Turkish Journal of Physical Medicine and Rehabilitation 2021 , Vol 67 , Num 3

Efficacy of foot-ankle orthosis on balance for children with hemiplegic cerebral palsy: An observational study

Yeliz Bahar-Özdemir 1 ,Çağrı Ünal-Ulutatar 2 ,Duygu Karali-Bingül 3 ,Evrim Karadağ-Saygı 4
1 Department of Physical Medicine and Rehabilitation, Hitit University Erol Olcok Training and Research Hospital, Çorum, Turkey
2 Department of Physical Medicine and Rehabilitation, Sancaktepe Şehit Prof. Dr. Ilhan Varank Training and Research Hospital, Istanbul, Turkey
3 Department of Physical Medicine and Rehabilitation, Division of Pain Medicine, Istanbul University, Istanbul Faculty of Medicine, Istanbul, Turkey
4 Department of Physical Medicine and Rehabilitation, Marmara University Faculty of Medicine, Istanbul, Turkey
DOI : 10.5606/tftrd.2021.5175 Objectives: The aim of this study was to investigate the impact of ankle-foot orthoses (AFOs) on the balance and gait and to compare the effects of hinged AFOs with solid AFOs on balance in patients with cerebral palsy (CP).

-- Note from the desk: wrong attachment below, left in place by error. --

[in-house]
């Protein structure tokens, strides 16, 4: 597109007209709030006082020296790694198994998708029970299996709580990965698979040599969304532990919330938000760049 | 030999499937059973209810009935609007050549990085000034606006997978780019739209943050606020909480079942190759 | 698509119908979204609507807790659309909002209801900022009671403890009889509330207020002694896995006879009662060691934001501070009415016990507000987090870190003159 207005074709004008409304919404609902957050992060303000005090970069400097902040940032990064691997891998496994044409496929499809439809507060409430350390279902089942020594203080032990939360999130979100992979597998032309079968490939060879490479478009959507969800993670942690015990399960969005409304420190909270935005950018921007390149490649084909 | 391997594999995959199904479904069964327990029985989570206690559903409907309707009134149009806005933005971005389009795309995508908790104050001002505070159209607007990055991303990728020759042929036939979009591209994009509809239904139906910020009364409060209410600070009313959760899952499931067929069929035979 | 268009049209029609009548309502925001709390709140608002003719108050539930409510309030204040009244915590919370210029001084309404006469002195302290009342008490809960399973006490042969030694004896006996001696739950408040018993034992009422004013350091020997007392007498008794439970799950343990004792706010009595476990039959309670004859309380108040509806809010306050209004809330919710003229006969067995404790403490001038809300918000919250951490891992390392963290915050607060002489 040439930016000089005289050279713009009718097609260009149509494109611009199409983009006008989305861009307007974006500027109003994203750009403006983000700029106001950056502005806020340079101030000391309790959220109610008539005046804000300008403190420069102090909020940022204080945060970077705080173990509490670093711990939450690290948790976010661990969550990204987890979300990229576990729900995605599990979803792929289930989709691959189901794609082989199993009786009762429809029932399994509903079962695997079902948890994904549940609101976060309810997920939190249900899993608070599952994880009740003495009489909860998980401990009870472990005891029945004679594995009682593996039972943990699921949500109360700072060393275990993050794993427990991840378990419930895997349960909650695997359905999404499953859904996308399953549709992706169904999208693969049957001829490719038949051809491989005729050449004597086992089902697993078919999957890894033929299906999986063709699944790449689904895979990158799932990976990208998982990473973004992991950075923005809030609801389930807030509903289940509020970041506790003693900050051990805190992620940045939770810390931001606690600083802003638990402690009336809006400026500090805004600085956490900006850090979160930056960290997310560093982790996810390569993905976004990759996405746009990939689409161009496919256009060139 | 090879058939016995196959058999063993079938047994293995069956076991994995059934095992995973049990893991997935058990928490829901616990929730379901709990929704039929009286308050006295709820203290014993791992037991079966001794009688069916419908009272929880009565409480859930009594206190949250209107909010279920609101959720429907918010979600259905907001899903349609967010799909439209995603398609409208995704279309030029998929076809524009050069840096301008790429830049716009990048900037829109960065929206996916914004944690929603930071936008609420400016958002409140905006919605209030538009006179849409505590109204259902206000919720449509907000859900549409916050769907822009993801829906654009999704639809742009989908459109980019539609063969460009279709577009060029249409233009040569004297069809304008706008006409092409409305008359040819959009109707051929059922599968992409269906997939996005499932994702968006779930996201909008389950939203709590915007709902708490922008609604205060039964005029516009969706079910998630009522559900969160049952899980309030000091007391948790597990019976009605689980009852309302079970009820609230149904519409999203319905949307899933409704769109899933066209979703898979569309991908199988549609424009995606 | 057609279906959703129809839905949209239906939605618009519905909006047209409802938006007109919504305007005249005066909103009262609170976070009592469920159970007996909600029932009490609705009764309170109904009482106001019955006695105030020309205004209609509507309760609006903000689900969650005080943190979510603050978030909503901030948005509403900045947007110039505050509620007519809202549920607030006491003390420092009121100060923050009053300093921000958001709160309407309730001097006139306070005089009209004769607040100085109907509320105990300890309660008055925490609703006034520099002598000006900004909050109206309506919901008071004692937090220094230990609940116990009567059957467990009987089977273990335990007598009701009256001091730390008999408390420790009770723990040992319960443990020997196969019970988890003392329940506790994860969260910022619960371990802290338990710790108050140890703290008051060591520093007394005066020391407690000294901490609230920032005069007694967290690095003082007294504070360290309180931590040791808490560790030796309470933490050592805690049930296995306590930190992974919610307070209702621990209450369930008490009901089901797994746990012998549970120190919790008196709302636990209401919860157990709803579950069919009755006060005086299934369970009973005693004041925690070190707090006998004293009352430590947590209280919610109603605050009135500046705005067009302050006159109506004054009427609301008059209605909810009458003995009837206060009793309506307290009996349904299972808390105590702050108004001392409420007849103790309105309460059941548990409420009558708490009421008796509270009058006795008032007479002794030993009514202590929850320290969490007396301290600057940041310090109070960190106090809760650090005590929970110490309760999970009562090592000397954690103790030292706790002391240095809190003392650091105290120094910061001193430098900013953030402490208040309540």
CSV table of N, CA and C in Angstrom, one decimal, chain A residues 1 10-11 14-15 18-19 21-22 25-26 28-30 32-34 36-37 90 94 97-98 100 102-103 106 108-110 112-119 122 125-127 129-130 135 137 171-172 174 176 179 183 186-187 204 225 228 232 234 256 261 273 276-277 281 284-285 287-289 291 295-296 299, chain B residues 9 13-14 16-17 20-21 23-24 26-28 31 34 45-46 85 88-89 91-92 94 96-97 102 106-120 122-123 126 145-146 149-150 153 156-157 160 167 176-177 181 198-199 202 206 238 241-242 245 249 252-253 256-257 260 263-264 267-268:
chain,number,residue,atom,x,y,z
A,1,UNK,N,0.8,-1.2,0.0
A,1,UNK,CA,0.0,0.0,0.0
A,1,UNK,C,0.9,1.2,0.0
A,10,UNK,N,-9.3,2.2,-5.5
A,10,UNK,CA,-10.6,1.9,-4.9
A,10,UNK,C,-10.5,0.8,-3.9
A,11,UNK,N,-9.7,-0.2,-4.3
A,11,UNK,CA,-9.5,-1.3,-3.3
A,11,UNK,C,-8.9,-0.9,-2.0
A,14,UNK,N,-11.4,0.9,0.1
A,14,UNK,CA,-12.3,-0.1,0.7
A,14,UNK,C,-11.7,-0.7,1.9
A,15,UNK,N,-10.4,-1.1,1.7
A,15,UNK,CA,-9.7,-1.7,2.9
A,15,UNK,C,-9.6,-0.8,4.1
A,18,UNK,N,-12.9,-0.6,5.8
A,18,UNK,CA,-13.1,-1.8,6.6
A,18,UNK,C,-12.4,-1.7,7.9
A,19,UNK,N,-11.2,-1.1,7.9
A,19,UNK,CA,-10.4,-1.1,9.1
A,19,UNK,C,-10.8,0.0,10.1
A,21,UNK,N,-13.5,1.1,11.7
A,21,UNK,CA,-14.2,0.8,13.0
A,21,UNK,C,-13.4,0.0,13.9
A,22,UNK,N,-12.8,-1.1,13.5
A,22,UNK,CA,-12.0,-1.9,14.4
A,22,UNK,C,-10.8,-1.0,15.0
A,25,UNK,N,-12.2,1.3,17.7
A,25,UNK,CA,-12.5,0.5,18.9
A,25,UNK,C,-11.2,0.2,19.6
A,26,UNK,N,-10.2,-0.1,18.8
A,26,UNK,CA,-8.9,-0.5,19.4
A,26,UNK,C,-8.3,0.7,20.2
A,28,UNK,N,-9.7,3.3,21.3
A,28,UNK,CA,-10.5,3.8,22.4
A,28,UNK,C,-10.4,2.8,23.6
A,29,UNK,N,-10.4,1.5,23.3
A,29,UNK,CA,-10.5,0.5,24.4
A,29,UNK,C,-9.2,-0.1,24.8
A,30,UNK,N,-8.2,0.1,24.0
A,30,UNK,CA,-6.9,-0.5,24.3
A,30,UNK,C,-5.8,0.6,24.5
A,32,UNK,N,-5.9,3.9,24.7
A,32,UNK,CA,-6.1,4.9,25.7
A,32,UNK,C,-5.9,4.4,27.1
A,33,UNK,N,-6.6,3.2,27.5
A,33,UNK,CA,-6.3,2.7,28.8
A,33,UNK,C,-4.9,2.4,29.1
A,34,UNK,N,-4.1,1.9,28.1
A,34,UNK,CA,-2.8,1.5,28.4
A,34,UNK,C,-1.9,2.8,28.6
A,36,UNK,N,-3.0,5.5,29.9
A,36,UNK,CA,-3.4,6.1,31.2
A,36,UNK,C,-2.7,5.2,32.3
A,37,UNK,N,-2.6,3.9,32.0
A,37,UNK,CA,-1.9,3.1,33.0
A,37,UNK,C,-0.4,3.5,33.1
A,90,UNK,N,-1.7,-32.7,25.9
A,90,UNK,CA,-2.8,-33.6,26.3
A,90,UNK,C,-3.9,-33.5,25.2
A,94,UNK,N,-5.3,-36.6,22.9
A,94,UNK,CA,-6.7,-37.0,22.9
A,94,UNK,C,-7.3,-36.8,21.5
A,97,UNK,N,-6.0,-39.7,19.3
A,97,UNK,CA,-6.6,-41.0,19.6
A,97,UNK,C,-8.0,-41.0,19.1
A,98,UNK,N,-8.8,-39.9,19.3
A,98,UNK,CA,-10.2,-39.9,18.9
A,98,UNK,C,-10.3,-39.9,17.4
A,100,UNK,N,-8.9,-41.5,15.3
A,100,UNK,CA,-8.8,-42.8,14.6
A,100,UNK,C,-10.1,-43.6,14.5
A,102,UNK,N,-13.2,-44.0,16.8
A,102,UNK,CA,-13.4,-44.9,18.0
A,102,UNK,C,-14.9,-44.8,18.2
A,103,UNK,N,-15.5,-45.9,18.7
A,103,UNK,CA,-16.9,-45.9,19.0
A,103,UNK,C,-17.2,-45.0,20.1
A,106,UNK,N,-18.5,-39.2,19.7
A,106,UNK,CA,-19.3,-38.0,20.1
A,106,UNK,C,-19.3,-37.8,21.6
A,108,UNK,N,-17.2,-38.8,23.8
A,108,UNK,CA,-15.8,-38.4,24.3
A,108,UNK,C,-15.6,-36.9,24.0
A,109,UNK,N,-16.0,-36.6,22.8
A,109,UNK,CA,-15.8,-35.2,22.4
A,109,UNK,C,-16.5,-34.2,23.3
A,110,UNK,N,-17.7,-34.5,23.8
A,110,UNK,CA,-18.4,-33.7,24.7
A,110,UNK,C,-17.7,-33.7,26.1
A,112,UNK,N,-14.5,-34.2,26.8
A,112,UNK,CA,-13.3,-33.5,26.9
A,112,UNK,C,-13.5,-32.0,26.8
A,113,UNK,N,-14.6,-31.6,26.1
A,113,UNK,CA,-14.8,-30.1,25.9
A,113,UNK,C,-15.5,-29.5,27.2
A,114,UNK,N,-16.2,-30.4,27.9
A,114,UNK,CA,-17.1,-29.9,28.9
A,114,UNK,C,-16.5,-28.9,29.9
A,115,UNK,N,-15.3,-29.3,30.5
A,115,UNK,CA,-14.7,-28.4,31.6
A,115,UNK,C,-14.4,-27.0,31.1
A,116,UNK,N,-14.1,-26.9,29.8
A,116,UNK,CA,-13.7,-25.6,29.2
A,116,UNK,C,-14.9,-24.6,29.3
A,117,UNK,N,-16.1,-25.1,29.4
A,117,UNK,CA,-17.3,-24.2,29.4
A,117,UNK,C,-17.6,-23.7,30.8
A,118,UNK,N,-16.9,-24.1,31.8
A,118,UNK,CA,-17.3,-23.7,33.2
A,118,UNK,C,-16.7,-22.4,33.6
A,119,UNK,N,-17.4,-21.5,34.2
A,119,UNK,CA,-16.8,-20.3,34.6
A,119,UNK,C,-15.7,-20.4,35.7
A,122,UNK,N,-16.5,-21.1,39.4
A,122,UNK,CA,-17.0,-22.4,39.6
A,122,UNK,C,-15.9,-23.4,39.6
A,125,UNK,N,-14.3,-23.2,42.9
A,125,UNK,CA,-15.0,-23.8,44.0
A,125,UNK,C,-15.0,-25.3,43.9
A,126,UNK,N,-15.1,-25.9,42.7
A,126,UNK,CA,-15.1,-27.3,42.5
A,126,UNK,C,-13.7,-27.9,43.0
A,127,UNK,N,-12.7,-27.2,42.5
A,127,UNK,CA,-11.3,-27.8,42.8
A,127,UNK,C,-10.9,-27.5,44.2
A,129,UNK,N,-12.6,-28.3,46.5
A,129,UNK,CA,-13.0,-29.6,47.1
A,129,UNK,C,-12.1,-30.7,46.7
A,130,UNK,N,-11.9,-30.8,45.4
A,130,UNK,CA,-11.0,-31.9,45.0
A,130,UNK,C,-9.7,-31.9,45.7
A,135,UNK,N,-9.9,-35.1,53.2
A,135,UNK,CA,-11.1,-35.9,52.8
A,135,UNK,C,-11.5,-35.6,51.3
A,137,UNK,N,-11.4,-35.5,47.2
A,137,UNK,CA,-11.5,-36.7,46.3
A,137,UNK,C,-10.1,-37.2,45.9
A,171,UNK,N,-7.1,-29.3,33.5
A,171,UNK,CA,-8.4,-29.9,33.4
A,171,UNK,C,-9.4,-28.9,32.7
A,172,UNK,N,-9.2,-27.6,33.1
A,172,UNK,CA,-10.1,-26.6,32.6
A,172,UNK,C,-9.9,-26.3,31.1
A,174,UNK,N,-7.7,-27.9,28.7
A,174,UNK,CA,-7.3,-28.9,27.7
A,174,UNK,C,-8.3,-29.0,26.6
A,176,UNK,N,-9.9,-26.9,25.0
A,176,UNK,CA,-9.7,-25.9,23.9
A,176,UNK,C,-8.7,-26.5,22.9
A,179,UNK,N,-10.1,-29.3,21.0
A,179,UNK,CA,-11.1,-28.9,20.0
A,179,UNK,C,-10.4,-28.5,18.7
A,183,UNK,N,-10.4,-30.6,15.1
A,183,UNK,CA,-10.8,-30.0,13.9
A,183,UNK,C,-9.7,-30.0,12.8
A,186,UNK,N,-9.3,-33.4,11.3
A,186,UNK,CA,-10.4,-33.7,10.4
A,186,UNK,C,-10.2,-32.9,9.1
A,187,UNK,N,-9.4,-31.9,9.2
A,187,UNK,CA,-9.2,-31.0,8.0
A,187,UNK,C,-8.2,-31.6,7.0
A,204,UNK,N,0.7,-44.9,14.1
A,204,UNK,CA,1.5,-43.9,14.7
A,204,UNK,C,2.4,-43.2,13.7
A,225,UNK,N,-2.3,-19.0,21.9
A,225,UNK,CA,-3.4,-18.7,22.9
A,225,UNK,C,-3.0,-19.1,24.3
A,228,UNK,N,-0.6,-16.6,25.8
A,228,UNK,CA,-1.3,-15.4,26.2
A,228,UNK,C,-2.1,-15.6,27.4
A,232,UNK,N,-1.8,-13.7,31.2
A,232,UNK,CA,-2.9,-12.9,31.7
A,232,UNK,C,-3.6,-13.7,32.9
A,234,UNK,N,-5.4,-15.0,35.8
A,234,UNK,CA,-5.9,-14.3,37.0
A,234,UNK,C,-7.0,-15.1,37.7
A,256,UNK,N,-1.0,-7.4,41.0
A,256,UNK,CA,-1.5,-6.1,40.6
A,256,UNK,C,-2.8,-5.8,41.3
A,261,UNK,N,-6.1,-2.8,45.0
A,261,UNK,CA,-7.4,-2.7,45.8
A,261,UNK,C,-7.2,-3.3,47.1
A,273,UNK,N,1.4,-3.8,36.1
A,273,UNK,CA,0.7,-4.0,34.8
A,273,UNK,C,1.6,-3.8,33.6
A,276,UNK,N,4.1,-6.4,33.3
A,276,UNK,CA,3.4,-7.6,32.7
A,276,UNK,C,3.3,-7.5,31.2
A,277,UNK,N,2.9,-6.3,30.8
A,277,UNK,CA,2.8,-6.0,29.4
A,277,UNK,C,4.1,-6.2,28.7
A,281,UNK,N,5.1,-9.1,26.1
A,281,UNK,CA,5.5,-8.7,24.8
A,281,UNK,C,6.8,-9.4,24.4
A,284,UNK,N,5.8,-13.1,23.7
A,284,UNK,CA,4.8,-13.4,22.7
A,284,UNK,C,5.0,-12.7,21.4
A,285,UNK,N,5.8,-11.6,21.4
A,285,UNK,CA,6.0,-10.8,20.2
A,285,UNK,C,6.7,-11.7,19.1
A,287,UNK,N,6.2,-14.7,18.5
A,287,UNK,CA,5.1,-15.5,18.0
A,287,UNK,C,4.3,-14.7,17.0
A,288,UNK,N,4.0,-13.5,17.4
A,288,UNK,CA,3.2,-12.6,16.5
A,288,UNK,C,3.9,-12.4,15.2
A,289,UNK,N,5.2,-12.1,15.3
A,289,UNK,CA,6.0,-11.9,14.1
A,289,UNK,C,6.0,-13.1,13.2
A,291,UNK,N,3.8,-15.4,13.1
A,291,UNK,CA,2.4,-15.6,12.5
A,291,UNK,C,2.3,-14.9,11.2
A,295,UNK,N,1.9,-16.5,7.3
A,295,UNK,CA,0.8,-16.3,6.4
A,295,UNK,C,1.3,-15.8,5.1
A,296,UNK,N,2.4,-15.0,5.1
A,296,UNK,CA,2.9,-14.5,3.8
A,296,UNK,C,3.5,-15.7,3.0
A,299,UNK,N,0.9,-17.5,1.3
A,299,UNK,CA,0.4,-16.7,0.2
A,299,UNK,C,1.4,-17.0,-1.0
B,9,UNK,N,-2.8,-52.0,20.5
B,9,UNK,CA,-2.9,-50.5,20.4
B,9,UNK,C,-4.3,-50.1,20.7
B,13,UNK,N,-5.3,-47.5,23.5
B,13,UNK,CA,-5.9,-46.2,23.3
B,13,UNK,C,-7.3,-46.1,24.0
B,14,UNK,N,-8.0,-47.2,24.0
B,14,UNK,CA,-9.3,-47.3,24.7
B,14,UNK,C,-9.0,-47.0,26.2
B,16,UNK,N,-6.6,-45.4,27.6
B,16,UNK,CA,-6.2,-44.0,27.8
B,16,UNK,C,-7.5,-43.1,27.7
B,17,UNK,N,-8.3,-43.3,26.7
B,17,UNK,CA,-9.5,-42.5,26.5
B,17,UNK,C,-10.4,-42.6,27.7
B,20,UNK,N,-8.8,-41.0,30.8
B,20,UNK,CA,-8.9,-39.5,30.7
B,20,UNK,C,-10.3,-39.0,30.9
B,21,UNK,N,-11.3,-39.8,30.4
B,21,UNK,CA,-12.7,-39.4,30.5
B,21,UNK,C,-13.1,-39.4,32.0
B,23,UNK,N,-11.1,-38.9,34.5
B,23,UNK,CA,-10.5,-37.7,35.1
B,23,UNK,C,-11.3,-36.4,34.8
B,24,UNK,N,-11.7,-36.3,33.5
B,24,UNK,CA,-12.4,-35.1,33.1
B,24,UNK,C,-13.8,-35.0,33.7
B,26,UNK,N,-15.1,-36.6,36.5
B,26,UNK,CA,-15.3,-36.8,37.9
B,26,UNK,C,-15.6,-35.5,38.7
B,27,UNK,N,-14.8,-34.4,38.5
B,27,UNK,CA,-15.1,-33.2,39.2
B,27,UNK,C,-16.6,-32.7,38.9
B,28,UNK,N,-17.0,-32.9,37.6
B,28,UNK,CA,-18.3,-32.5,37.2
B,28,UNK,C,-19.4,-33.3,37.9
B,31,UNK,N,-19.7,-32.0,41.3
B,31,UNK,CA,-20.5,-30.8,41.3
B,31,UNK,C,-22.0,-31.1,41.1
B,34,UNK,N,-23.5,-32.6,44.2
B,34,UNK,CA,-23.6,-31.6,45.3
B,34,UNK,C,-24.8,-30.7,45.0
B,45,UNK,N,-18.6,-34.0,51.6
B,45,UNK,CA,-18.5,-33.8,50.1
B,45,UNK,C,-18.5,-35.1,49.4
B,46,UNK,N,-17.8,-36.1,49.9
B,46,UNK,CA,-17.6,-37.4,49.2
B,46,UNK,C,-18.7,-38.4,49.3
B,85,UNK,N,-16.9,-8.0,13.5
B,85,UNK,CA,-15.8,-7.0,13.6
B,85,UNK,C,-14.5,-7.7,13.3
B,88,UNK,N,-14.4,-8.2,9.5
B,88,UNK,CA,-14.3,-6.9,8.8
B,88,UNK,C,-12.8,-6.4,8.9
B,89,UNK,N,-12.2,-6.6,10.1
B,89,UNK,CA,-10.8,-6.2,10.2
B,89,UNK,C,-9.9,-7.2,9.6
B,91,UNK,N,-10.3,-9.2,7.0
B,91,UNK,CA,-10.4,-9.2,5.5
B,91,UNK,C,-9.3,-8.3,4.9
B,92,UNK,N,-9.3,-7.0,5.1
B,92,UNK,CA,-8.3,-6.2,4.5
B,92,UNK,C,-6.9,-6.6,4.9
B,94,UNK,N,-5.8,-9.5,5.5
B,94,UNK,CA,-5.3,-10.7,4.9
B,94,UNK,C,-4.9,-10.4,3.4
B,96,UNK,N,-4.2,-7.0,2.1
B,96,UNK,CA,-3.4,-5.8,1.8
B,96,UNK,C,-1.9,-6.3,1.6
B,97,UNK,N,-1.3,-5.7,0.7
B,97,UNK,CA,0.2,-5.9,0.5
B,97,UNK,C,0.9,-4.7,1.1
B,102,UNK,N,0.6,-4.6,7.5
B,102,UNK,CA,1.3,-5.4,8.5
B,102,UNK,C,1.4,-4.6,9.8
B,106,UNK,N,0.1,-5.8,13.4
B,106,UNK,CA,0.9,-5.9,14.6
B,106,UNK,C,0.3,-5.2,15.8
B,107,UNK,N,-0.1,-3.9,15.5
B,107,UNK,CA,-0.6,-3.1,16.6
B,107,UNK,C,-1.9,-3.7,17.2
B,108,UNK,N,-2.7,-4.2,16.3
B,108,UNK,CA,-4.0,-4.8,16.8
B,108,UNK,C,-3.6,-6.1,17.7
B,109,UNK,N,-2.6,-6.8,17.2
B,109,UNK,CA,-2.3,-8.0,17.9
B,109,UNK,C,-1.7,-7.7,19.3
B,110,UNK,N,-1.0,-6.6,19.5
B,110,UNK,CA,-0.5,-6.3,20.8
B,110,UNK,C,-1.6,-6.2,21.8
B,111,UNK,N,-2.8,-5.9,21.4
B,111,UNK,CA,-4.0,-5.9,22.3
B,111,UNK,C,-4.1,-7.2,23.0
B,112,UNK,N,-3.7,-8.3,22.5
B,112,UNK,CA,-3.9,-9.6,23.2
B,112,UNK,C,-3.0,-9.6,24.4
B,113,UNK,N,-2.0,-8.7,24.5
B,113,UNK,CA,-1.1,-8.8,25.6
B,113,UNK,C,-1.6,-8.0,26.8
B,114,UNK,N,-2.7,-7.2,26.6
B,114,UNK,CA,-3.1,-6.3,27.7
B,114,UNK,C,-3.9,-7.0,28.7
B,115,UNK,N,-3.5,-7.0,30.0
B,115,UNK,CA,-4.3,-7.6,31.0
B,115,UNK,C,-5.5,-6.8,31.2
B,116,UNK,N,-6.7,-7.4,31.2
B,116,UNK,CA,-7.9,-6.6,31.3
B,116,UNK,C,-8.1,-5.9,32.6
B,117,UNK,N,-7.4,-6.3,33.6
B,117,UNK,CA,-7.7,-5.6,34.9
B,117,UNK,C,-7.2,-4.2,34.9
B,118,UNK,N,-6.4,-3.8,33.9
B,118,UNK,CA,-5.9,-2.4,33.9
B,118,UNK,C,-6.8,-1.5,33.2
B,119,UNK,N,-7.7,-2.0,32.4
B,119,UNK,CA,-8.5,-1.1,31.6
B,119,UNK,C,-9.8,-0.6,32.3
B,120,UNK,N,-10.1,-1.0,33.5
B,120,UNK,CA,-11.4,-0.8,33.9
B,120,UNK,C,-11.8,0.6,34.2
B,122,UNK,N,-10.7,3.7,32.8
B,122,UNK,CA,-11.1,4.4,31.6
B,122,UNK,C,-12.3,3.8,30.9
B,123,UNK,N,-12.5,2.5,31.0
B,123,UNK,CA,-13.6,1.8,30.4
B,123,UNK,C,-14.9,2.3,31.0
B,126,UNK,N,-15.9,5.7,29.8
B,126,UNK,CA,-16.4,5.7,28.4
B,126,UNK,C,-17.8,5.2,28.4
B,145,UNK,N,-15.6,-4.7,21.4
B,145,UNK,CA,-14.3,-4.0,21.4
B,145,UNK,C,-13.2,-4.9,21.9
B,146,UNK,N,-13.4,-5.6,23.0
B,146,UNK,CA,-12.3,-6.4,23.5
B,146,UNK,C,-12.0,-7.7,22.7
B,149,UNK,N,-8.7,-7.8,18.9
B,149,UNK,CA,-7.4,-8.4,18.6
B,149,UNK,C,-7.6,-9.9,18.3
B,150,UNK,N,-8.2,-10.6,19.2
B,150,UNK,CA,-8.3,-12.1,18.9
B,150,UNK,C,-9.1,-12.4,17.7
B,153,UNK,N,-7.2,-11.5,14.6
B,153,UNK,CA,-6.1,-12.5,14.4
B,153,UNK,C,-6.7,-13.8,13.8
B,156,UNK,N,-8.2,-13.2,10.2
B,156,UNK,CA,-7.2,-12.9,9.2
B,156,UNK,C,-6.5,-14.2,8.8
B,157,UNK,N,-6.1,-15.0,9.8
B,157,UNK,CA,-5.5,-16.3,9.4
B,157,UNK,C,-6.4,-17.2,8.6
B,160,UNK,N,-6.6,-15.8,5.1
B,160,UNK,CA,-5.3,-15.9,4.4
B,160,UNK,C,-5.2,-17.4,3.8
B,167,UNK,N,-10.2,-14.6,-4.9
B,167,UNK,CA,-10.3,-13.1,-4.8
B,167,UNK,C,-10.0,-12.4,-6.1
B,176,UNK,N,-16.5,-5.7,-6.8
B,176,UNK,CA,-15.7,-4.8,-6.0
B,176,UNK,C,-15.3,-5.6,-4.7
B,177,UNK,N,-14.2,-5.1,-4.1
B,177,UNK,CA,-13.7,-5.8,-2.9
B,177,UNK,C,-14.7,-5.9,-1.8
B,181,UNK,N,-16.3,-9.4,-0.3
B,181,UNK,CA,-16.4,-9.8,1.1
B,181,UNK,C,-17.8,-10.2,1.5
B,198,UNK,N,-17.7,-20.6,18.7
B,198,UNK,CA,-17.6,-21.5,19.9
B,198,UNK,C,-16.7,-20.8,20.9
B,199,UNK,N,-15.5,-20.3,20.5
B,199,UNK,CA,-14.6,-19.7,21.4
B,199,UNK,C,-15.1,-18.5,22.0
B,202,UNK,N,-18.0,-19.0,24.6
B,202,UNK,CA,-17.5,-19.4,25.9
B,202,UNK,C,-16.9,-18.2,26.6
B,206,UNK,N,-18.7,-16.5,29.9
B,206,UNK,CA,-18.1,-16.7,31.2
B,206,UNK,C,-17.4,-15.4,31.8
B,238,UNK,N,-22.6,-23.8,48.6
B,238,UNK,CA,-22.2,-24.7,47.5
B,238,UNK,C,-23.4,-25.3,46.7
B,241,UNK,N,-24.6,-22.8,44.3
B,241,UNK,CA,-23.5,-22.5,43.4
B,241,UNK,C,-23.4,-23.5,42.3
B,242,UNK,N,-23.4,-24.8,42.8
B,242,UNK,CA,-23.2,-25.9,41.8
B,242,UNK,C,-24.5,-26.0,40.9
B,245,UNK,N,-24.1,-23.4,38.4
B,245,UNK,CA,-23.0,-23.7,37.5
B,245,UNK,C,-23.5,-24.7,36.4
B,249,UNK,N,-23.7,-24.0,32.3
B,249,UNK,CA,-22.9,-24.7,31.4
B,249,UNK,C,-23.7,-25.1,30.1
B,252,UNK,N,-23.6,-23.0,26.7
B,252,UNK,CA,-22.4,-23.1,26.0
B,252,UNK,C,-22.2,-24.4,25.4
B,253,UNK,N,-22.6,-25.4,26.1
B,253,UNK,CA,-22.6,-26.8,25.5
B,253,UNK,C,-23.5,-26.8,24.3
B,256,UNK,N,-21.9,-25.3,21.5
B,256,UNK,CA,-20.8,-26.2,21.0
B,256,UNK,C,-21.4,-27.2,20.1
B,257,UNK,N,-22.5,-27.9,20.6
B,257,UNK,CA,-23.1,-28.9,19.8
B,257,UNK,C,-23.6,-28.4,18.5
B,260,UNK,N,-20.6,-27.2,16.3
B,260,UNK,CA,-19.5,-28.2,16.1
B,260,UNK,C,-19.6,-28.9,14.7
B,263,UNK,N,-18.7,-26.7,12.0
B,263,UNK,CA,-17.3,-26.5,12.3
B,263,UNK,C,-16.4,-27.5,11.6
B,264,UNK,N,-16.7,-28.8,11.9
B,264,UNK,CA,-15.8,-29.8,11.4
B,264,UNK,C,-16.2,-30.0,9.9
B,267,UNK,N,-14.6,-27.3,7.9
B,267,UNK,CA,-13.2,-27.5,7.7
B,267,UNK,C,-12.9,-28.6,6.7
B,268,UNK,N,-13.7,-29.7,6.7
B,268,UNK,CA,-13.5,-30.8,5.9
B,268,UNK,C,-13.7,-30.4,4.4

Patients and methods: Between January 2015 and January 2016, 19 hemiplegic children with CP (11 males, 8 females; mean age: 9.5±2.2 years; range, 6 to 15 years) and 23 sex- and age-matched controls (8 males, 15 females; mean age: 10±1.6 years; range, 6 to 13 years) were included in this study. All patients were using either solid or hinged AFO. Hemiplegic patients were attended to specific tests with orthoses and barefoot. Pediatric Balance Scale (PBS) and Five Times Sit to Stand Test (FTSST) were used for functional evaluation. The quantitative balance was evaluated using the device-assisted balance tests, Limits of Stability (LOS), Walk Across (WA), and Sit to Stand (STS) tests.

Results: The control group had a better functional balance than the CP group (p<0.001 for PBS and p<0.001 for FTSST) and the CP group with AFO had a better balance than the barefoot (p=0.001 for PBS and p=0.009 for FTSST). Children with CP also showed a higher sway velocity in STS (p<0.001) than the control group. In patients with AFO, a decrease in the sway velocity in STS (p=0.037) and an increase in directional control in LOS (p=0.044) were observed, compared to barefoot.

Conclusion: The AFO use offers a significant contribution to the functional balance in CP. Prescribing AFOs are usually required in ambulatory CP patients in combined with a well-designed standard physiotherapy. Keywords : Balance, hemiplegic cerebral palsy, postural stability